Soon after, (and in just one year!) both Fragile and Close to the edge see the light.

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This will be actually the very top of what, musically speaking, Yes will ever produce.

The tracks on these two albums are the ones which every single die-hard fan, knows by heart.

And they are actually really good.

Yes can be accused – in the years to come – of having invented the formula of technically complex harmonies repeated in almost endless variations in order to give the impression of a new product, but in the case of the most part of their 70’s production, it is really, honestly and sincerely their way to explore the indeed almost endless technical capacities of each of them.

The problems will come later, when their technique will be something accomplished, recognized and idolized, totally deprived of the genuine fun of making people stand up, dance and jump all over the place, incapable of stopping.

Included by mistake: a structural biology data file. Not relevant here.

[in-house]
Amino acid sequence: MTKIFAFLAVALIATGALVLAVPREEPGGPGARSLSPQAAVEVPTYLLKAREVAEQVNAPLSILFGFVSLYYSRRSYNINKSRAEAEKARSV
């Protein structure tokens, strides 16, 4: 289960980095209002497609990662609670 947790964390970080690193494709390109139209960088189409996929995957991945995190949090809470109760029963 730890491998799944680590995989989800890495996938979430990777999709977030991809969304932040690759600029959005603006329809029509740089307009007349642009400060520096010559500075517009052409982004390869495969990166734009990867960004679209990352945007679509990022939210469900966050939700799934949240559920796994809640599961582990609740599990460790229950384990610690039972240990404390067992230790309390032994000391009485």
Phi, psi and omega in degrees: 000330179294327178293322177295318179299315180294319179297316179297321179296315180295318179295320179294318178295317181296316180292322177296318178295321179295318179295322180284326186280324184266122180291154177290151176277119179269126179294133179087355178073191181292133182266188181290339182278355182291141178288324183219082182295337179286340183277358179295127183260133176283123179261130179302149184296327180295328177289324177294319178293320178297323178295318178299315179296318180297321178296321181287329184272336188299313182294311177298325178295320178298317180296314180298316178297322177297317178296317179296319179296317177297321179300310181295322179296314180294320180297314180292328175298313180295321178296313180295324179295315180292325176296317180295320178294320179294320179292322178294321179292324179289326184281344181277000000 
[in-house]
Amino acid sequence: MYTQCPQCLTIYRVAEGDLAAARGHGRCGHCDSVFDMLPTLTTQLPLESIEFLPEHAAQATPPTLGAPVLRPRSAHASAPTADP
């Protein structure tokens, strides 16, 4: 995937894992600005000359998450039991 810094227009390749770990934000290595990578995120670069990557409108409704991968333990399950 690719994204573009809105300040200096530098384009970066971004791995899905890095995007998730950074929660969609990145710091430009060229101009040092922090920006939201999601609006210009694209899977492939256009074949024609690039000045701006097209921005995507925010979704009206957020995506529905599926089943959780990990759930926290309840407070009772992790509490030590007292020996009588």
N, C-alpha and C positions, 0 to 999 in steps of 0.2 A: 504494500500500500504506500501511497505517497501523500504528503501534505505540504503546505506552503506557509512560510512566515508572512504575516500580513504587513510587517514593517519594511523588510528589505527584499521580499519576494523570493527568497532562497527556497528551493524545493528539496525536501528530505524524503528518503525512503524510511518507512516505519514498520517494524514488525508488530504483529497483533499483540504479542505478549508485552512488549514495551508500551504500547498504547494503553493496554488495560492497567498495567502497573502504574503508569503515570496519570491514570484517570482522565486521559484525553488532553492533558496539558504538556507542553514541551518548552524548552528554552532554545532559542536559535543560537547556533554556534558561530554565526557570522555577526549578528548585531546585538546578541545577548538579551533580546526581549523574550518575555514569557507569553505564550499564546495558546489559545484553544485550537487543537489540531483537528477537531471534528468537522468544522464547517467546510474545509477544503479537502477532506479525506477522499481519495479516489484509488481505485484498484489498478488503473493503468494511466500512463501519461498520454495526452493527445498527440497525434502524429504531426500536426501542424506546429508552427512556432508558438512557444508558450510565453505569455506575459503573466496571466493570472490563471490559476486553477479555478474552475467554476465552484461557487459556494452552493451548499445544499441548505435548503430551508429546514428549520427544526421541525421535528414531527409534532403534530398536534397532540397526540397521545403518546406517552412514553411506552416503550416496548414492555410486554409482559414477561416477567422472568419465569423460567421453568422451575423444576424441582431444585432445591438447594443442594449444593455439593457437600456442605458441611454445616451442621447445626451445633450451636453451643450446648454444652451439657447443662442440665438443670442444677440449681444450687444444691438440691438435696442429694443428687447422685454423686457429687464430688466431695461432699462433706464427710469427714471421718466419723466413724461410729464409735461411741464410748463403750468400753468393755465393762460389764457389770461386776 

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It will all become a well-oiled money-making machinery.

Their music is actually so complex that it is by definition doomed to loose its spontaneity and freshness, and it’s very easy to become lazy when you are such a good instrumentalist that you can make every note in a riff sound completely new while actually playing just the same.

Fragile was a very good example of the evolution Yes was going through. The album is full of stylistic enhancements, perfect orchestrations and quite a good deal of creativity.

By then, Rick Wakeman had joined the band and his input will be – in these begin years – a good driving force, just like it will be – later on – the cause of the group’s collapse in both creativity and credibility.

In the next Close to the edge we find a clear vision of the band’s search for a more symphonic asset, with just three tracks filling up the whole LP and it must be said that it is still a very enjoyable music, full of interlacing melodies and harmonies, all tightly tied up together by the impressive performances by Jon Anderson and Steve Howe.

One of their best collections will be the triple (!) LP Yessongs.